‘Together we stand, forward we move’

LOCAL BLACK WOMEN POETS: FROM WHERE I STAND

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‘Together we stand, forward we move’

Racheal Habon, Features Co-Editor

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In celebration of Women’s History Month, San Diego Mesa College hosted an uplifting and empowering poetry reading by renowned local black women poets on March 11. The event, entitled “From Where I Stand,” invited Dr. Judy Sundayo, Rev. Alyce Smith Cooper, and Dr. JoAnne Cornwell to read from their very own poetic works. The presented poems were carefully selected to honor the theme of “Women Rising” for Women’s History Month. The reading took place in the classroom of professor Theresa Ford of the Black Studies department, who was able to fondly introduce each poet, having known them personally for many years.

 

To begin the poetry reading, black studies professor Thekima Mayasa first described the true importance of storytelling. She said, “The first form of education is through storytelling, and it is the most enduring. Storytelling is, as a tradition, what grounds people … especially when they’re in an environment that is oppressive. And it also liberates them, and emancipates them, and it empowers them to know that they can do more. So I just wanted to remind that storytelling isn’t just a fairytale, it’s a very serious tradition in the African tradition.”

 

On that powerful note, Sundayo, Chair of the Committee for Diversity Action, Inclusion & Equity, rose to the podium. The first poem she selected to share was in honor of the late Maya Angelou, who she saw not only as someone she aspired to be, but as a wisdom weaver as well. There was a pause before she began, and the room came to a complete silence. Sundayo eloquently recited her beautiful poem as the audience hung on her every word.

 

Sundayo directly addressed Angelou in her poem, “Miss Maya, you were the woman weaving wisdom with a phenomenal flair. And in a language our hearts recognized, you were the woman weaving the words that would shelter us from ignorance,” she read.

 

“No matter they wove cages for us; You wove the key. And now for you, we sing new songs celebrating hope, and brotherhood, and compassion, and all the possibilities of freedom.” Sundayo continued, praising Angelou for all she has done for black women, “And what you’ve woven is so stunning, so strikingly beautiful to the mind’s eyes. Though gone from view, Miss Maya, in our hearts, still, and always, will you rise.”

 

The room filled with applause and faces in the audience were beaming. Then, it was Rev. Cooper’s turn, as she continued to inspire the audience with a piece dedicated to Grandmother Africa. She performed her poem with a bold energy that showcased her colorful personality. She declared, “Together we stand, forward we move.” Her moving performance excited the listeners who were clapping and nodding with satisfaction.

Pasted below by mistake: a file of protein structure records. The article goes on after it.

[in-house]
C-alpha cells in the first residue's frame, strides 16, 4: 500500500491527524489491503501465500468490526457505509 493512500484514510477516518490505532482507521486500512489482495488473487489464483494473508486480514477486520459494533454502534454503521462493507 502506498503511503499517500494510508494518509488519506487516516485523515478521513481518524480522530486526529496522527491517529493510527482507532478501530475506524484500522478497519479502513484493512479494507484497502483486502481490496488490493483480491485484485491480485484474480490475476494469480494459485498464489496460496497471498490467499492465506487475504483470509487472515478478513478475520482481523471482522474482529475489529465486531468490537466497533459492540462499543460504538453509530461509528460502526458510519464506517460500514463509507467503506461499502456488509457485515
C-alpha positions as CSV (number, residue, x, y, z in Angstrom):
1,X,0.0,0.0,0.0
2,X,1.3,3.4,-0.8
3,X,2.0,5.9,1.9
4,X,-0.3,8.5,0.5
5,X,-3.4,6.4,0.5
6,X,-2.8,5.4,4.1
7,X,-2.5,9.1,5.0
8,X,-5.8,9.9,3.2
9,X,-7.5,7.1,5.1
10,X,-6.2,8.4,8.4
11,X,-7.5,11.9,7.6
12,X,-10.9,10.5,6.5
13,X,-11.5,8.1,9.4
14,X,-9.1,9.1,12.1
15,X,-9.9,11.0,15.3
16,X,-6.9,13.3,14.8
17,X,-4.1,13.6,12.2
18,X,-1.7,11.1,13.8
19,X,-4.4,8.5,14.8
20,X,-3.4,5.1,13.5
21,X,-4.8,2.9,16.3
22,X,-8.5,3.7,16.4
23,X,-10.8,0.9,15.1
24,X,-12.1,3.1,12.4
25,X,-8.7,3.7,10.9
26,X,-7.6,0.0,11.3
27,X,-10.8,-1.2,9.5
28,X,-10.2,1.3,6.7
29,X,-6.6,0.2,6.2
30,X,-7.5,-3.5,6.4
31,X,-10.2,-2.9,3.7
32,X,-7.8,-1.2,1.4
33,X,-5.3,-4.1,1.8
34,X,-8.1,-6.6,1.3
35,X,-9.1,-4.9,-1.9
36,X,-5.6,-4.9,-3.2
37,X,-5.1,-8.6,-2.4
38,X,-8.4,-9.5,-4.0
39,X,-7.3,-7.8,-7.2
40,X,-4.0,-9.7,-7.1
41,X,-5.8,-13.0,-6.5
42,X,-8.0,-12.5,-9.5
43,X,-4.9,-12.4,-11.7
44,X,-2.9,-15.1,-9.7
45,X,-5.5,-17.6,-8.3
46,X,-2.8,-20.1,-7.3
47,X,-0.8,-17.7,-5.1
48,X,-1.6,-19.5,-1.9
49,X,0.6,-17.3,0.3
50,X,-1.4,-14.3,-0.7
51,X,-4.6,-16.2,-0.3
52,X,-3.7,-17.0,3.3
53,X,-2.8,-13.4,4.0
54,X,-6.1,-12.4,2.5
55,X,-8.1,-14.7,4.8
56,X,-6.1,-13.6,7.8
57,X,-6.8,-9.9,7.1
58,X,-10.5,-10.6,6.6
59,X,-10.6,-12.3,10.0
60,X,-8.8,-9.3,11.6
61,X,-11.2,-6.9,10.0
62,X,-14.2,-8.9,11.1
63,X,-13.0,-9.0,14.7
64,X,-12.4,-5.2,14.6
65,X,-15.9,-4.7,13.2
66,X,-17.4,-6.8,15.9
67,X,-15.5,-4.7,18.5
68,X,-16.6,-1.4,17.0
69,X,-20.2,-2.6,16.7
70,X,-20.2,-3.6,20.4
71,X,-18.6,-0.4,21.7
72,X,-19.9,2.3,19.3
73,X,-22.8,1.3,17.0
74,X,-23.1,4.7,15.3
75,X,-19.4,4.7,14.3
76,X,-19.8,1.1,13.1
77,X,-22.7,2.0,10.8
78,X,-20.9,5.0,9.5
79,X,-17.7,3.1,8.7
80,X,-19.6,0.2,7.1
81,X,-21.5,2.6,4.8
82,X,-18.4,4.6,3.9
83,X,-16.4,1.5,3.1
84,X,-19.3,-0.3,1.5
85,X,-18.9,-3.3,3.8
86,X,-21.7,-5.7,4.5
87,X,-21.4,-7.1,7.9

Afterwards, the audience enjoyed a poem by Cornwell, professor emerita of San Diego State University, that was more playful and flirtatious. Cornwell told the crowd, “From where I stand … It’s all about love.” Her poem depicted themes of sisterhood, love, and attraction and it was so personal that she made you believe that she was speaking to you as one of her best friends. Laughter filled the room as everyone listened to with amusement.

 

Before the second round of readings, Mayasa briefly interrupted to emphasize how special this day was to have the three poets gathered here together. “The caliber of people that you have before you is something that many people never get to experience at all,” she said. “All of these women … can hold any place, anywhere, at any time, and to have them all in one place, together, is something that very rarely happens in an educational experience.” The audience was smiling and nodding in agreement, appreciative to be given the rare opportunity.

 

The poetry reading continued as Sundayo, Cooper, and Cornwell read more of their poems. In Sundayo’s next empowering poem, she spoke of many influential black women such as Oprah, Ella Fitzgerald, Aretha Franklin, and Condoleezza Rice. Sundayo announced to the crowd, “As black women, we can do anything!” One woman from the crowd confidently replied, “Okay! That’s right.” The rest of the crowd cheered along, grins wide across their faces. Sundayo then expressed that we need to “realize that our stage has been set for success.”

 

The following poems gave reverence to our Mother Earth and discussed generational inventory and the importance of each and every person. The final poem, recited by Cornwell, taught us to embrace beauty and “to expand our notions of what’s feminine, attractive, dynamic, interesting, and important.”

 

At the end, an audience member asked the poets what their advice was to aspiring poets or people still unaware of their poetic capabilities. They explained that writing poetry is a very enriching and expanding experience. They encouraged the audience not be afraid of it and to just run with it, because it’s a self-realizing and self-healing process.

 

“Don’t disqualify or in any way denigrate your thoughts that come to you,” said Cooper. “Your intuition is the progenitor for everything that you will ever do. And so if your thoughts are giving you these words, honor them. Honor them because they are to be honored. What you think and what you believe is honorable. Take note, take it down.”

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